Changes in APC and coliform content of pork steak of different doneness are shown in Table 2. The APC decreased significantly from medium-rare and medium to well-done steak, showing 4.58 CFU/g APC, 2.36 CFU/g APC, and not detected, respectively, all of which were lower than the APC of 1.5 cm-thick raw pork. The microbial inhibition rates of medium-rare steak of 1.5 cm and 2.0 cm thickness were 58.26% and 51.70%, respectively. Interestingly, the inhibition rate of medium pork steak of either thickness was 100%, which was significantly higher than that of the medium-rare steak (p<0.05). The inhibition rates of medium and well-done steaks did not differ significantly irrespective of the thickness. E. coli was not detected in raw or cooked pork steak (data not shown). After cooking, the coliforms were not detected in steak irrespective of thickness. According to the MFDS in Korea, the APC level of pork meat should be below the 5.0×106 CFU/g (6.70 Log CFU/g). This indicated that medium and well-done pork steak of 1.5 and 2.0 cm thickness met the APC standards. Several groups have investigated the relationship between cooking and microbial safety of meat. Shao et al. (1999) showed that compared to 3.14 Log CFU/g APC in original raw meat, the APC in 2.0 cm-thick raw emu steaks was reduced to 1.55, 1.79, and 3.14 Log CFU/g by cooking when the internal temperature reached 60°C, 66°C, and 75°C, respectively. McKinley and Avens (1981) observed that 3.4 Log CFU/g APC in raw ground turkey was reduced to 2.18 Log CFU/g after cooking for 7 min in an electric frying pan, when the internal temperature reached 71°C–77°C, and microorganisms were not detected in 46% of the samples. When mutton chops cooked at different end point temperature (51°C–79°C), APC levels of them was decreased from 3.73 Log CFU/g up to 1.75 Log CFU/g (Sen et al., 2014).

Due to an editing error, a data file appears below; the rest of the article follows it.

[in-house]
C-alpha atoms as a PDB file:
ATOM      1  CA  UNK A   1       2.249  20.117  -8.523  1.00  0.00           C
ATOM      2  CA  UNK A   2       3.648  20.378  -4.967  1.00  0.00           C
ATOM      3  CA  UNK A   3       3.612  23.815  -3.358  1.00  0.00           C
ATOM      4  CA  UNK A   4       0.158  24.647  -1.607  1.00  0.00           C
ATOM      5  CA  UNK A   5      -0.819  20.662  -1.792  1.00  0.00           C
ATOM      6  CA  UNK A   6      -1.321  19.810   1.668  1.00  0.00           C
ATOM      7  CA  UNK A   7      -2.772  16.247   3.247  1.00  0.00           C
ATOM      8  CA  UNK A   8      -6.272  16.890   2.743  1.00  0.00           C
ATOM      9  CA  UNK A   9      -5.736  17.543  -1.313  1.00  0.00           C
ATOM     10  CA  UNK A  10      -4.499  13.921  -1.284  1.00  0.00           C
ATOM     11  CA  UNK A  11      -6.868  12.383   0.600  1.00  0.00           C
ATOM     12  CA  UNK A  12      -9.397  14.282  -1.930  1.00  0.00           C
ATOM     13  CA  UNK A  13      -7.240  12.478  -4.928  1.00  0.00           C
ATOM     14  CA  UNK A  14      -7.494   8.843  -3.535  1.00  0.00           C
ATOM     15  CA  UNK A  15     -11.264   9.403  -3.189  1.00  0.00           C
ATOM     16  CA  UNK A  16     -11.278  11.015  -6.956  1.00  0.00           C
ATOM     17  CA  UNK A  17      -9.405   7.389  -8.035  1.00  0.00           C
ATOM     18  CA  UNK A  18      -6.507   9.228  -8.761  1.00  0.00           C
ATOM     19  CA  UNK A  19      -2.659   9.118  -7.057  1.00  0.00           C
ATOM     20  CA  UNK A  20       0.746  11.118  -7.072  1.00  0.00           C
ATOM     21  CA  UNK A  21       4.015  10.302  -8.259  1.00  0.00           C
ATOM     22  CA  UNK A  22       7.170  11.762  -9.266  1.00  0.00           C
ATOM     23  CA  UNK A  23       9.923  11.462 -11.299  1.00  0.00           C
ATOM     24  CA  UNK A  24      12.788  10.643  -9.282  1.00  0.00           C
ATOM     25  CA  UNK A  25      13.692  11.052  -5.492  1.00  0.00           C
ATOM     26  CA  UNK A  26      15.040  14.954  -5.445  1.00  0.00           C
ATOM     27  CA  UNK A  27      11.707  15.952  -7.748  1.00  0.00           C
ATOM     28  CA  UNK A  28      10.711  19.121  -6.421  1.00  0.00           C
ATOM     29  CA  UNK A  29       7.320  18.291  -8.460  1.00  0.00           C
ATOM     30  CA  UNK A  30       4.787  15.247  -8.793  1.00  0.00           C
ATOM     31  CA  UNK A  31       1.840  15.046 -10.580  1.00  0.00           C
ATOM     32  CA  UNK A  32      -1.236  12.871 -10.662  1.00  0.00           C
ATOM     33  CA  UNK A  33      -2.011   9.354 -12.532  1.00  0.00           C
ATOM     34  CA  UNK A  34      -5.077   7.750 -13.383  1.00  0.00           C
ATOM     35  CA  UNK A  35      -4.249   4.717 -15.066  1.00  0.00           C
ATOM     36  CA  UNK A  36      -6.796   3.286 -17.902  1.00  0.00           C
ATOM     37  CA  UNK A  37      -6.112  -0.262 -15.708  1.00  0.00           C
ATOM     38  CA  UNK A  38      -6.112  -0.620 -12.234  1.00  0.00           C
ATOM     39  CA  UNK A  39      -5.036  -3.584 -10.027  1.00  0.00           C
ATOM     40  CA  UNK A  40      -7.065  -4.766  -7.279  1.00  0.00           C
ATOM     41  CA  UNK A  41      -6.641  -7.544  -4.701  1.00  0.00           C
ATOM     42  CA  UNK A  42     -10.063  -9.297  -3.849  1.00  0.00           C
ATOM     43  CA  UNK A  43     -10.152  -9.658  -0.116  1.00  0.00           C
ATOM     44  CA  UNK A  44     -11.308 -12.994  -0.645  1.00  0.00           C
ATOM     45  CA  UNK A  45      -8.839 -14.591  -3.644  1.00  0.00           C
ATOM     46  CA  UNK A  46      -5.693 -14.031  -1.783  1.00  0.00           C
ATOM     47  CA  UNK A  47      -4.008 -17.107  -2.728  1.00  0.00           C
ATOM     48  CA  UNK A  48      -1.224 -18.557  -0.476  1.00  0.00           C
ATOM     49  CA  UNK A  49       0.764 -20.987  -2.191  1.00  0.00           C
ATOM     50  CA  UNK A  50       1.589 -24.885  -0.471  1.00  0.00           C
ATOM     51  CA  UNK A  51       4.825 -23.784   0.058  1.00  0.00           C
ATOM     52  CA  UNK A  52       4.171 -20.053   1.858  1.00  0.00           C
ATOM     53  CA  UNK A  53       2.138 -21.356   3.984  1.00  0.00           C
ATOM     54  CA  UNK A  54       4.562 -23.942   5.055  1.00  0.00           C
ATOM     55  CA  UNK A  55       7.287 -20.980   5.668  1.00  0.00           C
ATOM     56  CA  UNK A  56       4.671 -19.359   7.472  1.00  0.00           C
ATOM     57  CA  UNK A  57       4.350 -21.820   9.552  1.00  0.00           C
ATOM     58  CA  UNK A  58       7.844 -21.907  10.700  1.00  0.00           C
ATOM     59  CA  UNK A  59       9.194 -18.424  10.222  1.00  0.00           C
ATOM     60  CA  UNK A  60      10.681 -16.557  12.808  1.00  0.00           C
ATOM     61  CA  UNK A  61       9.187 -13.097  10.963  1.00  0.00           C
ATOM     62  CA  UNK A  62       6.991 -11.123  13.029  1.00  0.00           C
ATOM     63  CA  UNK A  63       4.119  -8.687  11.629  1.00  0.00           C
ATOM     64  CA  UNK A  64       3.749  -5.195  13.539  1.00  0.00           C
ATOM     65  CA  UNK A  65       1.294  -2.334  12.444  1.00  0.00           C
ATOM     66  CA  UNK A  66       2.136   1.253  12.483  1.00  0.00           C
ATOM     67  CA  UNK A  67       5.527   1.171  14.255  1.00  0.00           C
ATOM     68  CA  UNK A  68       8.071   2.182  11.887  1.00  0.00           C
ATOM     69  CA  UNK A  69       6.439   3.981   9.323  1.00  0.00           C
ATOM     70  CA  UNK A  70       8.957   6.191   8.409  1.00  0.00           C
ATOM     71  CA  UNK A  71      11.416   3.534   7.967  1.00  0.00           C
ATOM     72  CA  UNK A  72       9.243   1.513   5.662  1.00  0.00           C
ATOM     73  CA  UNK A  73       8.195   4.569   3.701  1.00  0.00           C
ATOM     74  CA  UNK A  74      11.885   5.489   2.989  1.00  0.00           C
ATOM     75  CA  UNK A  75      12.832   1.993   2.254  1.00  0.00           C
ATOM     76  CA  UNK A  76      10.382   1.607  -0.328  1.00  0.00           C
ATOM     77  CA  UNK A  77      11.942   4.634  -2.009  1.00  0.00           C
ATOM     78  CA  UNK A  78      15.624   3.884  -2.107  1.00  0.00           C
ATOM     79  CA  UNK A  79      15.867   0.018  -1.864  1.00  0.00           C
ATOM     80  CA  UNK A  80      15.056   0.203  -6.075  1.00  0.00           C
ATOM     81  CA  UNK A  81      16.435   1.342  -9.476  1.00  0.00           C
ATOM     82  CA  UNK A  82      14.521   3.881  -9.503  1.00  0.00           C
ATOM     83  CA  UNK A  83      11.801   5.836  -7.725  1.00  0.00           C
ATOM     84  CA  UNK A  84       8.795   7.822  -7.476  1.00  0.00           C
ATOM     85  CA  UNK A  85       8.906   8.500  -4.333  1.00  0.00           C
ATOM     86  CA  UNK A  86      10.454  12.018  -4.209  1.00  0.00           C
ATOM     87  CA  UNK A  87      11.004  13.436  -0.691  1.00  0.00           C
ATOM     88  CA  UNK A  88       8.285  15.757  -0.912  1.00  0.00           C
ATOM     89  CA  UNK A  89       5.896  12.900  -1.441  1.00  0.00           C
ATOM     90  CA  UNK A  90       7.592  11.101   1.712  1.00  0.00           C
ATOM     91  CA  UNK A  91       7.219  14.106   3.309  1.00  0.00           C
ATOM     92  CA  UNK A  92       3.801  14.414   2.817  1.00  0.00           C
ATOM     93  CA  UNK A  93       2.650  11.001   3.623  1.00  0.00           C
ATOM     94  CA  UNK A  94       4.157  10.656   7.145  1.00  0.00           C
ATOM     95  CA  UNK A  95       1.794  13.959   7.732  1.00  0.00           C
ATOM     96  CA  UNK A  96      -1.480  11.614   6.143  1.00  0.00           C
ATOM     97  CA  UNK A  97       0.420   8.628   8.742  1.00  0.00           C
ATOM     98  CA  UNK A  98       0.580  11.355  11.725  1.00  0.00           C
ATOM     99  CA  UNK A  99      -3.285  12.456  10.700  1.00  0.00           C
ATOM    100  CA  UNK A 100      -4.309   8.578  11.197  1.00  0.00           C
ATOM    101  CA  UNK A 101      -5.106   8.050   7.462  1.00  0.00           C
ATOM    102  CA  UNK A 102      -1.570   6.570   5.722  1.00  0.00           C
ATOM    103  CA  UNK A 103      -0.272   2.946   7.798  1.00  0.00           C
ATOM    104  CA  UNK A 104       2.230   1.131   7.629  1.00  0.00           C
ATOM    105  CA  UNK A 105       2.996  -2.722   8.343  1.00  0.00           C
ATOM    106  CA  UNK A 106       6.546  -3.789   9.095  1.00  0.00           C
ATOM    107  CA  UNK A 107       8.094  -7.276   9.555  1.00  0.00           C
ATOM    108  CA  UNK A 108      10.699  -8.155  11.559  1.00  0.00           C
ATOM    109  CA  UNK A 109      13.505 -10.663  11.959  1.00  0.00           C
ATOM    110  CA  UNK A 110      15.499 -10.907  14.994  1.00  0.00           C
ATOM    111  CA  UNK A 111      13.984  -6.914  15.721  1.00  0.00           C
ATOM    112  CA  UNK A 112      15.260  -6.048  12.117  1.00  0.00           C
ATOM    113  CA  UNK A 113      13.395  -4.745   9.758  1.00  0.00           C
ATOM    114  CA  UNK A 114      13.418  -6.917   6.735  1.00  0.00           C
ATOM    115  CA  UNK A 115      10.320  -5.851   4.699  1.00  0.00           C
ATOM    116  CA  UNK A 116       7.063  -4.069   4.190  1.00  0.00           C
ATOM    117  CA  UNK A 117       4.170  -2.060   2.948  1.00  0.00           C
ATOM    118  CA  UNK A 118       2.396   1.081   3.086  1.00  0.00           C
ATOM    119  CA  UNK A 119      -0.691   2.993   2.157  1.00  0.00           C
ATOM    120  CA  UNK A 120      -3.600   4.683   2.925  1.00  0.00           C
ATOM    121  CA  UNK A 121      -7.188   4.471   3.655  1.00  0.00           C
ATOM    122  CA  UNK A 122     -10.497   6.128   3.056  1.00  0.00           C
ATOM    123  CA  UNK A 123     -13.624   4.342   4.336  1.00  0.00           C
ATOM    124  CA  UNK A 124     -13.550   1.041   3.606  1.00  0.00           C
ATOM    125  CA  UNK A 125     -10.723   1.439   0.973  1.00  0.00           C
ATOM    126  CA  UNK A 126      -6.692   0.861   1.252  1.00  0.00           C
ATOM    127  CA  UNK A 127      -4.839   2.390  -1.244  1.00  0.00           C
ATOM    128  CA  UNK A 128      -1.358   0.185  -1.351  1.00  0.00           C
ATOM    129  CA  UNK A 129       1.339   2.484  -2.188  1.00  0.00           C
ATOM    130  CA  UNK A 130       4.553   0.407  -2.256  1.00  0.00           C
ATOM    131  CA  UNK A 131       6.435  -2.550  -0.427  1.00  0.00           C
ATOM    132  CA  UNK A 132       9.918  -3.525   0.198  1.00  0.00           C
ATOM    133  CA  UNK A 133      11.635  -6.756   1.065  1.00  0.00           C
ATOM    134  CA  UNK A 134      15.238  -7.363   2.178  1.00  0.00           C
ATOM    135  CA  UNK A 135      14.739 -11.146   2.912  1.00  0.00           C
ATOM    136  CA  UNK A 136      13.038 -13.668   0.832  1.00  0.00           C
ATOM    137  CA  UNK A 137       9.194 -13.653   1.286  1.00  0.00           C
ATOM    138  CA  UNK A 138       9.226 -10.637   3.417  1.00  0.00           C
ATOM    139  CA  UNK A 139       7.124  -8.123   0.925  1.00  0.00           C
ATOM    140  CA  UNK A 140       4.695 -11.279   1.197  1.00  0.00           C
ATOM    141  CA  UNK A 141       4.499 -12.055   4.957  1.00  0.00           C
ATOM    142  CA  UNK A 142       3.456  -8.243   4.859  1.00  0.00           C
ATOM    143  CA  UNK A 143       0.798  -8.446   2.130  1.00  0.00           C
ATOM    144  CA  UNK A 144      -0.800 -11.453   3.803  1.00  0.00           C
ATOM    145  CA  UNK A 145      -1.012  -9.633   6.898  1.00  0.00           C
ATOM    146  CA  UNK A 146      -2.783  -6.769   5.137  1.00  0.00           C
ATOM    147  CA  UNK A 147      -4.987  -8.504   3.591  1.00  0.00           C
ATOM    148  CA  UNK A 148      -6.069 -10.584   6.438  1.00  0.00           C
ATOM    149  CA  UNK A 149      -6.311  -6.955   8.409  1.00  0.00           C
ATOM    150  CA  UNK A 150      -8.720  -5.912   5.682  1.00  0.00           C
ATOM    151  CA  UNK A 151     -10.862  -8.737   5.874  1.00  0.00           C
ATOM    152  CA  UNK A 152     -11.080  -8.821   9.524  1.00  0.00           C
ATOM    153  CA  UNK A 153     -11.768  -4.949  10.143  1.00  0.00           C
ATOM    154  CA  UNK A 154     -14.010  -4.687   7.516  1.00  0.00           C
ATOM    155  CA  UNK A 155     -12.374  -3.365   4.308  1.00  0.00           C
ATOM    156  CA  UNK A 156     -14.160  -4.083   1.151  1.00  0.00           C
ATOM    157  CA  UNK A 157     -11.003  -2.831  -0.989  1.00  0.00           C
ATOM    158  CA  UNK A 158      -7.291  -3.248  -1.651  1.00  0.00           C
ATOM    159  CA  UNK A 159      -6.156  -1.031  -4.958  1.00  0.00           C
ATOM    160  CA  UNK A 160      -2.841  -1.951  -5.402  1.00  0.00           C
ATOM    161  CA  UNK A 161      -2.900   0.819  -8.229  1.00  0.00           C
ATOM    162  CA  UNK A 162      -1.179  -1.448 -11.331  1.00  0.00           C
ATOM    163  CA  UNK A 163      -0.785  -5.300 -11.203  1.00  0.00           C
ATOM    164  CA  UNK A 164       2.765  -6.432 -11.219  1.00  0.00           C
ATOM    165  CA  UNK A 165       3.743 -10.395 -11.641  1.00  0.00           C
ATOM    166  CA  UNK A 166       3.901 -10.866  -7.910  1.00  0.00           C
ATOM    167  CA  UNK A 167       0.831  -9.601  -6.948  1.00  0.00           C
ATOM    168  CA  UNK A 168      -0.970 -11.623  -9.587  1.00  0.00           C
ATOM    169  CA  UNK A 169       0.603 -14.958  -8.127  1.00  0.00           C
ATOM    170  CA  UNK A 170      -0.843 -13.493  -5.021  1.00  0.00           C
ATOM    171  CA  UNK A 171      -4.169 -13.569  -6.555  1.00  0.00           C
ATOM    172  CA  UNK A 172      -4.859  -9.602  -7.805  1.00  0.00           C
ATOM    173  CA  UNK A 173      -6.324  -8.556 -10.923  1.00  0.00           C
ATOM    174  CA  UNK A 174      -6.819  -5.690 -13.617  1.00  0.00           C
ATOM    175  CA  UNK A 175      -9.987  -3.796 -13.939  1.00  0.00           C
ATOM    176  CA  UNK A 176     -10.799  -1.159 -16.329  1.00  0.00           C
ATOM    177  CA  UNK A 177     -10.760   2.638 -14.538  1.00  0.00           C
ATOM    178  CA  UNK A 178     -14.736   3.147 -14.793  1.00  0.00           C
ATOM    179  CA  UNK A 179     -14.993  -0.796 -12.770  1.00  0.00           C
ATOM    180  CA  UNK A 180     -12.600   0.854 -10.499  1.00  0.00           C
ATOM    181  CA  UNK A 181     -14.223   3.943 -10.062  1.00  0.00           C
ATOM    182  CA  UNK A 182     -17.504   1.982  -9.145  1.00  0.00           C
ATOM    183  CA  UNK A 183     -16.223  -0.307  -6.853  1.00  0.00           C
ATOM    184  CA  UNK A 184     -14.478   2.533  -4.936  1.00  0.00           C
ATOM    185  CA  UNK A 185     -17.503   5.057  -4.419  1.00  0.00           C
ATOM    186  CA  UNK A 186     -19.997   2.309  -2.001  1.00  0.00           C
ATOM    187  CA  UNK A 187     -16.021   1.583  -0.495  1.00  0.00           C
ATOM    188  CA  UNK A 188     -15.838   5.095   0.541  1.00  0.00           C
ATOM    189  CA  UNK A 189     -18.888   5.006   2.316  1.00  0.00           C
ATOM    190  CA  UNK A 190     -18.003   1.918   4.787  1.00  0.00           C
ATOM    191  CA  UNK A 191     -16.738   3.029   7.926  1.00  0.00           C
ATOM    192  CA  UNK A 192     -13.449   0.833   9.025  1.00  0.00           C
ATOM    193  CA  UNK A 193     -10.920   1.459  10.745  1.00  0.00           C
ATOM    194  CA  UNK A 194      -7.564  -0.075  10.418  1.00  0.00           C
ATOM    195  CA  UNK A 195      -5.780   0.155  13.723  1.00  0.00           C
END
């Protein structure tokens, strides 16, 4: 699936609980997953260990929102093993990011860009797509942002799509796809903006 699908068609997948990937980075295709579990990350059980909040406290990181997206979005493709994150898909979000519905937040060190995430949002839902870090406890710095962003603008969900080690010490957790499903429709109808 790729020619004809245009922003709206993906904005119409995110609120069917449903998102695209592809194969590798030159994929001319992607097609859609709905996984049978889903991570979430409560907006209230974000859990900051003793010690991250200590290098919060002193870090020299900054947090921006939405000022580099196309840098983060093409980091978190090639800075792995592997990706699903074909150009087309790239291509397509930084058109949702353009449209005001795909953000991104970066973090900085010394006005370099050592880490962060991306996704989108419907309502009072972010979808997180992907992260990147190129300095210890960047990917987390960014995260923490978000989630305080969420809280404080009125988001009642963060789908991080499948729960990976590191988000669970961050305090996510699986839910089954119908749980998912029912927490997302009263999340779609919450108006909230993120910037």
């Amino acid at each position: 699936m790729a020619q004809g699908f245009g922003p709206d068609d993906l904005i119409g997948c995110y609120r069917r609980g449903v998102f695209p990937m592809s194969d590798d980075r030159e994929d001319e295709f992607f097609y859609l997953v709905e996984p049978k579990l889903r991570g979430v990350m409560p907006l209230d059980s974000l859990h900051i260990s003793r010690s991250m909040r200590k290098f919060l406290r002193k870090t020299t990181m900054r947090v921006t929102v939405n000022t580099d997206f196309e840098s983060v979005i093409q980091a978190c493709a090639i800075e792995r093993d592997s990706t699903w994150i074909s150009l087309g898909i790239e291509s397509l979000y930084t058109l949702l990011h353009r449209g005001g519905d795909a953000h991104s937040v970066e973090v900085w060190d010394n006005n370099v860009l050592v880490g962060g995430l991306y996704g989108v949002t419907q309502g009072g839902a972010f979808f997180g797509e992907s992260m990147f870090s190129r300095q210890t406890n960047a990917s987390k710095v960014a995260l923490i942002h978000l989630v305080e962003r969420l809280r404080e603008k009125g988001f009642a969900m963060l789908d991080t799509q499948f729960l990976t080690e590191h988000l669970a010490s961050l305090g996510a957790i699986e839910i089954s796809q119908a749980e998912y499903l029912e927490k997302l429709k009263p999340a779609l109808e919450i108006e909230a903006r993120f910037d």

The proximate composition and total calories of pork steak of different doneness, from raw to well-done, are shown in Table 3. The water content of raw pork steak was significantly higher than those of medium and well-done pork steak of either thickness (p<0.05). Compared to that of raw pork, the water content of medium and well-done pork steak was reduced to 22.04% and 28.50%, respectively. In contrast, the crude protein, crude fat, and crude ash contents of well-done pork steak were significantly higher than those of raw pork of either thickness (p<0.05). Crude protein, crude fat, and crude ash were condensed due to reduction in the water content with pork doneness. The total calories of 1.5 cm and 2.0 cm-thick raw pork steak were 139.50 and 162.82 kcal/100 g, respectively. However, the total calories of well-done pork steak of 1.5 cm and 2.0 cm thickness were 643.61 kcal/100 g and 675.00 kcal/100 g, respectively, which were significantly higher than those of medium-rare and medium pork steak. This increase was also due to elevation in the content of crude protein and crude fat, and decrease in water content with doneness. Similar to our results, as the increase in endpoint temperature of beef steaks, percent of fat and protein increased and the calories consequently increase (Smith et al., 2011). Rhee et al. (1993) reported that the total energy of cooked ground pork meat containing 10% 20% fat was higher (210 270 kcal/100 g) than that of raw ground pork meat (150 190 kcal/100 g). This indicated that higher calories were obtained from consumption of well-done pork steak than from raw, medium-rare, and medium pork steak.